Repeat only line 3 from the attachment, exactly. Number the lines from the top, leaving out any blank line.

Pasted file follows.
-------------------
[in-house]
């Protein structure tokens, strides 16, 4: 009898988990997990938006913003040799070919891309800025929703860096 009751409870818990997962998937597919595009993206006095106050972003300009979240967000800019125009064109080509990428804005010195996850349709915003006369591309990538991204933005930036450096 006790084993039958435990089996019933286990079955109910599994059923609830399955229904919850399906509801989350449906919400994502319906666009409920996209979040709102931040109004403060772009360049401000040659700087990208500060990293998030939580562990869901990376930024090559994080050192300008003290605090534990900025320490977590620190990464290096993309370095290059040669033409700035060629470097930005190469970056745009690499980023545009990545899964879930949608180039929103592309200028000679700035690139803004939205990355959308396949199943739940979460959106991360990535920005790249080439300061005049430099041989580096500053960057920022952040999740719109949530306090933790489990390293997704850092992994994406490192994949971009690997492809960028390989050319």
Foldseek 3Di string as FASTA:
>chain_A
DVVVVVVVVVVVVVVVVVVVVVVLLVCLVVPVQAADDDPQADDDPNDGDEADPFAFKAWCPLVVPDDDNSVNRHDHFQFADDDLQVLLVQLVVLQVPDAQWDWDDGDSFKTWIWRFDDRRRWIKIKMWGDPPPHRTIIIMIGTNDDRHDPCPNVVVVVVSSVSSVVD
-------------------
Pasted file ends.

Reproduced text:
Foldseek 3Di string as FASTA: